Rheumatic fever is an inflammatory disease caused by strep throat caused by infection with the Streptococcus type A bacteria. Although it can happen to anyone, rheumatic fever tends to attack children aged 5-15 years.
Although it is caused by a bacterial infection, rheumatic fever does not spread to other people. However, people with strep throat can transmit Streptococcus bacterial infection through splashes of saliva when coughing or sneezing.
If left untreated, rheumatic fever can cause permanent damage to the heart valves and lead to heart failure. Treatment of this disease aims to relieve symptoms, minimize complications, and prevent recurrence of rheumatic fever.
Causes of Rheumatic Fever
Rheumatic fever occurs due to sore throat that is not treated. However, only strep throat caused by infection with the type A Streptococcus bacteria causes rheumatic fever.
When the body is infected with bacteria, the immune system will produce antibodies to fight the bacteria that entered earlier. In people with rheumatic fever, these antibodies turn against healthy body tissues, especially in the heart, joints, skin, brain, and spine.
It is not known why the immune system in people with rheumatic fever attacks the body itself. However, this condition is thought to occur due to the similarity of proteins in Streptococcus bacteria with proteins in body tissues. As a result, the immune system perceives body tissues as harmful organisms.
Risk factors for rheumatic fever
There are several factors that are thought to increase the risk of rheumatic fever, they are:
- Living in a densely populated environment with poor hygiene
- Have a genetic disorder that is passed down from parents
- 5 to 15 years old
Symptoms of Rheumatic Fever
Symptoms of rheumatic fever often appear 2–4 weeks after strep throat due to Streptococcus bacterial infection is not treated. Patients with rheumatic fever may experience the following symptoms:
- Weak and easily tired
- Swollen, red, and painful joints, especially in the elbows, knees, and wrists and feet
- Joint pain that radiates to other joints
- Red rash on the skin
- Chest pain
- Hard to breathe
- Heart beat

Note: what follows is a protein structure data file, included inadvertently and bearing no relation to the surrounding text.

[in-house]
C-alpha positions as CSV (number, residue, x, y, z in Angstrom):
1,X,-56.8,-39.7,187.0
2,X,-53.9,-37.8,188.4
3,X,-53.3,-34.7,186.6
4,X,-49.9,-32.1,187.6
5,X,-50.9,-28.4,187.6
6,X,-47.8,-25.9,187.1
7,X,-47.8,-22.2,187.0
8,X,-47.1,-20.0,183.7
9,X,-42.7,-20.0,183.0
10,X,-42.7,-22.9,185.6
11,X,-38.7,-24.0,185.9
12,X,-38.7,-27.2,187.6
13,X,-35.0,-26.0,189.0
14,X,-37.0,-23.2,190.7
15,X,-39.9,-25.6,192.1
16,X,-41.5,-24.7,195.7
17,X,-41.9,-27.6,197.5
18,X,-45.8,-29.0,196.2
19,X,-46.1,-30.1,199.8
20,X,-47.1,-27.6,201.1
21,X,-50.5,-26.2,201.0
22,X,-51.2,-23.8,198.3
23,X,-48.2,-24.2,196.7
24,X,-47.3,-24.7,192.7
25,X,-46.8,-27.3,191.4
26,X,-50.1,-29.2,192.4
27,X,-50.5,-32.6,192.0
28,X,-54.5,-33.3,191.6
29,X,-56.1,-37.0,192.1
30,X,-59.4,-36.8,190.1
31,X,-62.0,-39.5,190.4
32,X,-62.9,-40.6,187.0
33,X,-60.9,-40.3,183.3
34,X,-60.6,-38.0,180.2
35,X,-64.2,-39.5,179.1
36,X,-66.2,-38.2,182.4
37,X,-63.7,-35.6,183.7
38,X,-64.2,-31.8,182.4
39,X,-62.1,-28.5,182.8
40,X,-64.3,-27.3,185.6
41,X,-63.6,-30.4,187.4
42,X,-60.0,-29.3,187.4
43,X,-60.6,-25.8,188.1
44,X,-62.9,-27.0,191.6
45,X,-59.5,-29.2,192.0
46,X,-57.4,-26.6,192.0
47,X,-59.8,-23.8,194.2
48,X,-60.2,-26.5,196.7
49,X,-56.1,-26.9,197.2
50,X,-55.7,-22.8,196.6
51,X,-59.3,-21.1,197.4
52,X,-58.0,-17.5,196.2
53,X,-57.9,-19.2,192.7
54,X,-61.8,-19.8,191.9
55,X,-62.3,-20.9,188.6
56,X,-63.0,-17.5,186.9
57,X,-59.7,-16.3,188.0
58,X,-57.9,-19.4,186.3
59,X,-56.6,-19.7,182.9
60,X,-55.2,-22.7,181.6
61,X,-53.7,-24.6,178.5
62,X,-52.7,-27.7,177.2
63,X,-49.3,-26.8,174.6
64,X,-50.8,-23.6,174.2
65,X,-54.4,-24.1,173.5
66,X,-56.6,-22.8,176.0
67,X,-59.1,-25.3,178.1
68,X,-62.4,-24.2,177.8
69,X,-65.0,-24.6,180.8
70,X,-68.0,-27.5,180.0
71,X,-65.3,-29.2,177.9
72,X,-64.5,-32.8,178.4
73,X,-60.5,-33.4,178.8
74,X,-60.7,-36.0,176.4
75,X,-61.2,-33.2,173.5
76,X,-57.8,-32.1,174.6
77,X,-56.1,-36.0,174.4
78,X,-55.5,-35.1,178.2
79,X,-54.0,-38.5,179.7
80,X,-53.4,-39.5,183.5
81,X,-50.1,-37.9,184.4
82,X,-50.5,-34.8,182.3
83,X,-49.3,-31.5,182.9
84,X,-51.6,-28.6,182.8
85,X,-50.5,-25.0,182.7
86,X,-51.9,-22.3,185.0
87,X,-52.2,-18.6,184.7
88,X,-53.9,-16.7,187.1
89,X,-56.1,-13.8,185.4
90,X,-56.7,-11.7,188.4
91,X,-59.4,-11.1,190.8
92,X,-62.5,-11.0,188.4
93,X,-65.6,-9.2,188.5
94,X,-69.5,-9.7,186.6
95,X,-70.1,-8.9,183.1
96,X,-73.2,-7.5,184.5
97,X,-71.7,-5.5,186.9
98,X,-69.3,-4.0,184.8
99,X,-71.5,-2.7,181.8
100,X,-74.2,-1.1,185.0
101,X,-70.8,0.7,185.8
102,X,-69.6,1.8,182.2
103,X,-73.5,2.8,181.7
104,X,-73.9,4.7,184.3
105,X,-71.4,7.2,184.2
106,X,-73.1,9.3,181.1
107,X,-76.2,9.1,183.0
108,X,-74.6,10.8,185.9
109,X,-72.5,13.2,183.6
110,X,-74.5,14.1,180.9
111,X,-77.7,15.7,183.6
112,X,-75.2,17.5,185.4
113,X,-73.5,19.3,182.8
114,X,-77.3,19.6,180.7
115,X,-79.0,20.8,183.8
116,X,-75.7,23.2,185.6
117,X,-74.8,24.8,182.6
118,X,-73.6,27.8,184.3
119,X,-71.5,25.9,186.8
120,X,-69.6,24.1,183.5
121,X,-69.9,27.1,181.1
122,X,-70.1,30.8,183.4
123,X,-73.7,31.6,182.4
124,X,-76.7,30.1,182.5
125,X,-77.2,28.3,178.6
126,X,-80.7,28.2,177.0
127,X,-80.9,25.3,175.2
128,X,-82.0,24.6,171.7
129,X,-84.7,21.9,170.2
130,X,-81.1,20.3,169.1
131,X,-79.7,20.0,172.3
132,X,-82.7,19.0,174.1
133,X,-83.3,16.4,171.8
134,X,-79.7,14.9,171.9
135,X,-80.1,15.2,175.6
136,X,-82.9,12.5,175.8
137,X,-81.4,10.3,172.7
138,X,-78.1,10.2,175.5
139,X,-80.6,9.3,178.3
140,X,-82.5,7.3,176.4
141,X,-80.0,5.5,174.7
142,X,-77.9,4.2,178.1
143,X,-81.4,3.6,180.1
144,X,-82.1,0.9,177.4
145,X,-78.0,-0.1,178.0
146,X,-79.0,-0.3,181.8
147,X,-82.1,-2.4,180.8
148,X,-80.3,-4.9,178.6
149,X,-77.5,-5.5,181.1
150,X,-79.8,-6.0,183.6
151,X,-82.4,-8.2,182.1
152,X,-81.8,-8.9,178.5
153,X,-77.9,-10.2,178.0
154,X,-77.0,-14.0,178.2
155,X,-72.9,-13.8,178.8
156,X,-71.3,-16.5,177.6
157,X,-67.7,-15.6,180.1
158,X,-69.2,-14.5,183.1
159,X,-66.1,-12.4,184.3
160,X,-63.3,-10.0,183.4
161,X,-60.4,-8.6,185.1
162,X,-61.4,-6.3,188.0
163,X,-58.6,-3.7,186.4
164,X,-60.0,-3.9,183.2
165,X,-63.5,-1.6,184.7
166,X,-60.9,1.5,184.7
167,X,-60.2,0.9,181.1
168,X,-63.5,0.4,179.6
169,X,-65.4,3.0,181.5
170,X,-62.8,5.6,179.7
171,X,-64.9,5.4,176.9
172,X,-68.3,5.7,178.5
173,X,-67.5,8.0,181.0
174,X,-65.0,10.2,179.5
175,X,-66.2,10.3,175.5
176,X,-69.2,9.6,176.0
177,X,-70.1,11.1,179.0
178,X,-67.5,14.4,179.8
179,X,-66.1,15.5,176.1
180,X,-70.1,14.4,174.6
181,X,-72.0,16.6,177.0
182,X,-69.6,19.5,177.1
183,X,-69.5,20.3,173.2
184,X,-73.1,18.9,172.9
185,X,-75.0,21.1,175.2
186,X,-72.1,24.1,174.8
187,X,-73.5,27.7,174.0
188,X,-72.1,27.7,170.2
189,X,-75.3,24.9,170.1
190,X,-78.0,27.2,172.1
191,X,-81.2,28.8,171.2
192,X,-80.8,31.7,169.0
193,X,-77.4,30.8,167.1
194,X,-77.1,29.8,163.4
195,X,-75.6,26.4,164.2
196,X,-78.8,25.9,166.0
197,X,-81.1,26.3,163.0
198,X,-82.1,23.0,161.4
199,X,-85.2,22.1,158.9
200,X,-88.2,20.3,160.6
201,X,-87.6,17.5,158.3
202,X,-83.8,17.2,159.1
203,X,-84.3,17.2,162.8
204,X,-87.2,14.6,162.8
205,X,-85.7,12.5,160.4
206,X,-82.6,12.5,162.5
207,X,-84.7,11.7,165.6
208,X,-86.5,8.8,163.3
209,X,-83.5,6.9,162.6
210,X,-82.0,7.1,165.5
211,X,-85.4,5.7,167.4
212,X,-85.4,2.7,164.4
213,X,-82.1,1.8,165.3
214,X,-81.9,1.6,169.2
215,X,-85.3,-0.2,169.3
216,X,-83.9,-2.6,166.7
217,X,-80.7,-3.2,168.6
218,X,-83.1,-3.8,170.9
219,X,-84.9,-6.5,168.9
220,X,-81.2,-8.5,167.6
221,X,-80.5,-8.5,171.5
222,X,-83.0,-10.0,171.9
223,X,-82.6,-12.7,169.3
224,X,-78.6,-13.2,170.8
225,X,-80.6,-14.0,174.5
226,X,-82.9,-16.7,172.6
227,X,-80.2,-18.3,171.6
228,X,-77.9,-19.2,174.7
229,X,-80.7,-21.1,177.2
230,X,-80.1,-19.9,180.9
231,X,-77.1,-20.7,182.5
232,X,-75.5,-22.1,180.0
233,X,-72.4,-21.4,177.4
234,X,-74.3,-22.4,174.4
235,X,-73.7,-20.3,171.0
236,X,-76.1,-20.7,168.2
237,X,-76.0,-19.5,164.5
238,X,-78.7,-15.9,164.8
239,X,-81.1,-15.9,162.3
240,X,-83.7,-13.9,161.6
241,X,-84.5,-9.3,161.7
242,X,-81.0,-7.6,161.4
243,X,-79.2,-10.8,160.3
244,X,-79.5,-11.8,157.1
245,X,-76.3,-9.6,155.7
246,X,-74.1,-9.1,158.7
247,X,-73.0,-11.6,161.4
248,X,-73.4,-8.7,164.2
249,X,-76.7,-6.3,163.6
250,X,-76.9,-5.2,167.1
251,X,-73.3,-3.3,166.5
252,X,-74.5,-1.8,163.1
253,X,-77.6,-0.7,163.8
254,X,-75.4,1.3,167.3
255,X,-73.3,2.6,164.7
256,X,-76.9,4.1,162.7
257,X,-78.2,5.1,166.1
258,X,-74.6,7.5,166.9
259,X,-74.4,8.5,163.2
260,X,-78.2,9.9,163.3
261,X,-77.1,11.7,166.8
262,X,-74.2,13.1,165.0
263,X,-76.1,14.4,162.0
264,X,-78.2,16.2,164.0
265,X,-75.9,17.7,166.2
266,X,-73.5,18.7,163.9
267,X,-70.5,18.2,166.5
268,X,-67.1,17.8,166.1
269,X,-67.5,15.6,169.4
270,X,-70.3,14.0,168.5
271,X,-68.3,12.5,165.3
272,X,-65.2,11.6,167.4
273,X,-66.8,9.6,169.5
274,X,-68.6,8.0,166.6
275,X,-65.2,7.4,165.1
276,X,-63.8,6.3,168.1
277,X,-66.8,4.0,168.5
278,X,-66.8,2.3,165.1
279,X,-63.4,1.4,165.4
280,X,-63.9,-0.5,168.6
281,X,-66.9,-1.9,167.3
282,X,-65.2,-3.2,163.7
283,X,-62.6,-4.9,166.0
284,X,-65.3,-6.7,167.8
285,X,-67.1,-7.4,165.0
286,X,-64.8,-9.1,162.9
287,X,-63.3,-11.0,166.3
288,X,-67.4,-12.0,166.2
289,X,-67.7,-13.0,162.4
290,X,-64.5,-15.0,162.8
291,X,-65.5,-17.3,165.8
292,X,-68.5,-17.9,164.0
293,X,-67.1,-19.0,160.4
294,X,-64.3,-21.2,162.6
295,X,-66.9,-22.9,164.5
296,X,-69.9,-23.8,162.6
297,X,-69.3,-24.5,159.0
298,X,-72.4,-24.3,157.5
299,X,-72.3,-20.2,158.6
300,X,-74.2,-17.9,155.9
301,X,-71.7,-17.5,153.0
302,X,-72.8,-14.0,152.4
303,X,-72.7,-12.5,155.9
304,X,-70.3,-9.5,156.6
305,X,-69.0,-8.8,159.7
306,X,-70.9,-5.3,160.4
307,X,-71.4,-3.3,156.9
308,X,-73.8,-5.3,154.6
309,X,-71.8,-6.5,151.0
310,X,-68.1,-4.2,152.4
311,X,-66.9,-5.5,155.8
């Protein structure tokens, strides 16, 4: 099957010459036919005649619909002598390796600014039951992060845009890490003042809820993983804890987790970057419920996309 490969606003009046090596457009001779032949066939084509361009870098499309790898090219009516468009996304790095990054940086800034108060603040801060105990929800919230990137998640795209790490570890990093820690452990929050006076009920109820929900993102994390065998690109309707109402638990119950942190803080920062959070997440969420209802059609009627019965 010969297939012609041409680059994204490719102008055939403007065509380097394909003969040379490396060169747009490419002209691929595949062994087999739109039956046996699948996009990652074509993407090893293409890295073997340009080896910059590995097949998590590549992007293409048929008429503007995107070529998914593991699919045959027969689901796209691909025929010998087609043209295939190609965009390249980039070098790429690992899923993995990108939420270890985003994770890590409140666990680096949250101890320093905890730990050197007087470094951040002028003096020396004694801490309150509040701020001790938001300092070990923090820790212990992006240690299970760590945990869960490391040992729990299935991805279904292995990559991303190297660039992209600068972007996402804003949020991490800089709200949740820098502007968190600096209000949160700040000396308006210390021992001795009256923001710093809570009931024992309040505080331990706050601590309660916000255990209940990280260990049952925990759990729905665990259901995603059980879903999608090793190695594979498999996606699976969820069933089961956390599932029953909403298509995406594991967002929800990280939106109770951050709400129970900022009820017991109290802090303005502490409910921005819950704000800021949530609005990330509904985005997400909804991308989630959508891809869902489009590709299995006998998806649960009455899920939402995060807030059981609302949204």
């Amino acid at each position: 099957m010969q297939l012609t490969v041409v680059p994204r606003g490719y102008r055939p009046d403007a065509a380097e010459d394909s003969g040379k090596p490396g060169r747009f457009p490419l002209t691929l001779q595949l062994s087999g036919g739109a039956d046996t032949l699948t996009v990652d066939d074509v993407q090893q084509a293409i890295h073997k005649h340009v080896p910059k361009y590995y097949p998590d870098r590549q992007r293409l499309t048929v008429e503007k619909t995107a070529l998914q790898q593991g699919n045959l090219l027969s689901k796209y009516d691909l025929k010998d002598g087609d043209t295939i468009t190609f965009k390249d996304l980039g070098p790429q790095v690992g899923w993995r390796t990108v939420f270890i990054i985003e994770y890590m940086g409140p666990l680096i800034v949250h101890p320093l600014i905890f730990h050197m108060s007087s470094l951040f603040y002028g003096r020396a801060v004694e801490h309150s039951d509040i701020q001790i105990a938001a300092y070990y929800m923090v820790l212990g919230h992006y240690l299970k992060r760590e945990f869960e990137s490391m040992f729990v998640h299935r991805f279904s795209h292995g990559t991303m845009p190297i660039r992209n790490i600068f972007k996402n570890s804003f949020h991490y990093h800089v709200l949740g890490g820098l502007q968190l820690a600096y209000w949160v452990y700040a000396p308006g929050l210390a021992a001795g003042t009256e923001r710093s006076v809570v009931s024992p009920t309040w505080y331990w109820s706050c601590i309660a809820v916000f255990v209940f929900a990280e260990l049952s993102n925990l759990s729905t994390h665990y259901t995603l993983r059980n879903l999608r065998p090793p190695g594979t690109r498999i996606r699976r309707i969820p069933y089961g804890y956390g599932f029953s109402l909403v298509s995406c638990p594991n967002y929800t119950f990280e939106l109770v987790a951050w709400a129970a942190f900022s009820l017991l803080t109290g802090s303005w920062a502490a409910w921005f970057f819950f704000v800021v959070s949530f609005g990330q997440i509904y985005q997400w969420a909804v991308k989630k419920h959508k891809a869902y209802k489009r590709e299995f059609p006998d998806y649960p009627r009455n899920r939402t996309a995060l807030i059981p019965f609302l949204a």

- Behavioral disturbances, such as crying or laughing suddenly
- Uncontrolled body movements of the face, hands and feet
When to go to the doctor
Sore throats are more often caused by viral infections. Even so, you still have to be aware of the possibility that your sore throat is caused by a Streptococcus bacterial infection.
Therefore, you should see a doctor if you experience a sore throat due to inflammation, especially if it is accompanied by the following complaints:
- Throat feels very painful all of a sudden
- Difficult to swallow
- Swollen and red tonsils
- There is pus in the tonsils
- Red rash appears on the skin
- Swollen lymph nodes in neck
- No cough and cold
- High fever over 38.3 celcius
- Difficult to breathe
Rheumatic Fever Treatment
Treatment of rheumatic fever aims to relieve symptoms and prevent recurrence. The method of treatment is by administering drugs, such as:
The doctor will inject the antibiotic penicillin to kill all the bacteria in the patient’s body and prevent rheumatic fever from recurring. Penicillin is given every 28 days, for at least 5 years or until the child is 21 years old.
In patients with heart valve damage, penicillin will be given for 10 years or more.
It is important to remember, do not stop treatment with injectable penicillin without first consulting a doctor, because it can cause rheumatic fever to recur. As a result, heart valve damage will be more severe.
Meanwhile, in patients who are allergic to penicillin, doctors can give an antibiotic type erythromycin.
Your doctor will give you paracetamol or ibuprofen to treat fever, pain, and inflammation. If the patient does not respond to anti-inflammatory drugs or if the symptoms are severe enough, the doctor will prescribe corticosteroids.
Carbamazepine or valproic acid is given to patients who have seizures.
Complications of Rheumatic Fever
Rheumatic fever can last for months to years. In some people, rheumatic fever can cause long-term complications, such as rheumatic heart disease or permanent damage to the heart.
Rheumatic heart disease can occur 10–20 years after the patient develops rheumatic fever. The heart damage in rheumatic heart disease can trigger the following conditions:
- Narrowing of the heart valves thereby reducing blood flow to the heart
- Leaking heart valves so blood flows in the wrong direction
- Damage to the heart muscle that reduces the heart’s ability to pump blood, which can lead to heart failure.
Rheumatic Fever Prevention
How to prevent rheumatic fever is to prevent sore throat. Some preventive steps that can be taken are:
- Wash your hands regularly with running water and soap
- Do not share eating and drinking utensils with others
- Wearing a mask when around people who are sick with a cough, runny nose or sore throat
- Always keep your house and surroundings clean